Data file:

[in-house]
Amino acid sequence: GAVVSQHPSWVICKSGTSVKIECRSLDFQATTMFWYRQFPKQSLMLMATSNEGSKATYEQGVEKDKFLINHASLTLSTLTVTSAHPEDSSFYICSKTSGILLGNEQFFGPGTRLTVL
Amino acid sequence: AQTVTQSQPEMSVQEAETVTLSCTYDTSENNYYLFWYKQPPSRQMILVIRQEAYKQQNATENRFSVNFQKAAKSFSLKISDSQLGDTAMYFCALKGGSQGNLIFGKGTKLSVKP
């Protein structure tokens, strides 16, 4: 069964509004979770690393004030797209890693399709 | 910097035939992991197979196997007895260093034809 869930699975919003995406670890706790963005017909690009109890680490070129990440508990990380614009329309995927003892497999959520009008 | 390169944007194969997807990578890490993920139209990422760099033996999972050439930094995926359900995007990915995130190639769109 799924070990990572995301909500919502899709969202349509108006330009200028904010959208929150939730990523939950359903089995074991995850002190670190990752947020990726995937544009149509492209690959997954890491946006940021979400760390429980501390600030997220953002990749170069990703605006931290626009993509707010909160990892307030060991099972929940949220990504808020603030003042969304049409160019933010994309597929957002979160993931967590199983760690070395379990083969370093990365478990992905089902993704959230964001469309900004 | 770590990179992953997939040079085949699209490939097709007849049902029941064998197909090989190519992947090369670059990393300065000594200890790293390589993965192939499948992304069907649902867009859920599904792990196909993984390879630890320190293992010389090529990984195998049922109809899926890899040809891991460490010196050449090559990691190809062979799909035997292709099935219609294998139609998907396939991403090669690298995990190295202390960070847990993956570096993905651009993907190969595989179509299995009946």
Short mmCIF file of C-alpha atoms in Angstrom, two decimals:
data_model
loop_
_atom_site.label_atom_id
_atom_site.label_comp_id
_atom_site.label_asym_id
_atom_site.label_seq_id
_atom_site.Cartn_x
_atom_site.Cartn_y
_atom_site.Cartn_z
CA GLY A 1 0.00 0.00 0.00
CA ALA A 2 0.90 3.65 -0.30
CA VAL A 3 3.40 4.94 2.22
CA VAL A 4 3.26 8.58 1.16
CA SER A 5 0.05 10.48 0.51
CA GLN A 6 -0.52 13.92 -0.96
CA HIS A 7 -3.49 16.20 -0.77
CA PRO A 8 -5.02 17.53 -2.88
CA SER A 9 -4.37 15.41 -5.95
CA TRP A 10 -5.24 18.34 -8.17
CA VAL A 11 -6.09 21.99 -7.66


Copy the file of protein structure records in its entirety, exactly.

[in-house]
Amino acid sequence: GAVVSQHPSWVICKSGTSVKIECRSLDFQATTMFWYRQFPKQSLMLMATSNEGSKATYEQGVEKDKFLINHASLTLSTLTVTSAHPEDSSFYICSKTSGILLGNEQFFGPGTRLTVL
Amino acid sequence: AQTVTQSQPEMSVQEAETVTLSCTYDTSENNYYLFWYKQPPSRQMILVIRQEAYKQQNATENRFSVNFQKAAKSFSLKISDSQLGDTAMYFCALKGGSQGNLIFGKGTKLSVKP
């Protein structure tokens, strides 16, 4: 069964509004979770690393004030797209890693399709 | 910097035939992991197979196997007895260093034809 869930699975919003995406670890706790963005017909690009109890680490070129990440508990990380614009329309995927003892497999959520009008 | 390169944007194969997807990578890490993920139209990422760099033996999972050439930094995926359900995007990915995130190639769109 799924070990990572995301909500919502899709969202349509108006330009200028904010959208929150939730990523939950359903089995074991995850002190670190990752947020990726995937544009149509492209690959997954890491946006940021979400760390429980501390600030997220953002990749170069990703605006931290626009993509707010909160990892307030060991099972929940949220990504808020603030003042969304049409160019933010994309597929957002979160993931967590199983760690070395379990083969370093990365478990992905089902993704959230964001469309900004 | 770590990179992953997939040079085949699209490939097709007849049902029941064998197909090989190519992947090369670059990393300065000594200890790293390589993965192939499948992304069907649902867009859920599904792990196909993984390879630890320190293992010389090529990984195998049922109809899926890899040809891991460490010196050449090559990691190809062979799909035997292709099935219609294998139609998907396939991403090669690298995990190295202390960070847990993956570096993905651009993907190969595989179509299995009946």
Short mmCIF file of C-alpha atoms in Angstrom, two decimals:
data_model
loop_
_atom_site.label_atom_id
_atom_site.label_comp_id
_atom_site.label_asym_id
_atom_site.label_seq_id
_atom_site.Cartn_x
_atom_site.Cartn_y
_atom_site.Cartn_z
CA GLY A 1 0.00 0.00 0.00
CA ALA A 2 0.90 3.65 -0.30
CA VAL A 3 3.40 4.94 2.22
CA VAL A 4 3.26 8.58 1.16
CA SER A 5 0.05 10.48 0.51
CA GLN A 6 -0.52 13.92 -0.96
CA HIS A 7 -3.49 16.20 -0.77
CA PRO A 8 -5.02 17.53 -2.88
CA SER A 9 -4.37 15.41 -5.95
CA TRP A 10 -5.24 18.34 -8.17
CA VAL A 11 -6.09 21.99 -7.66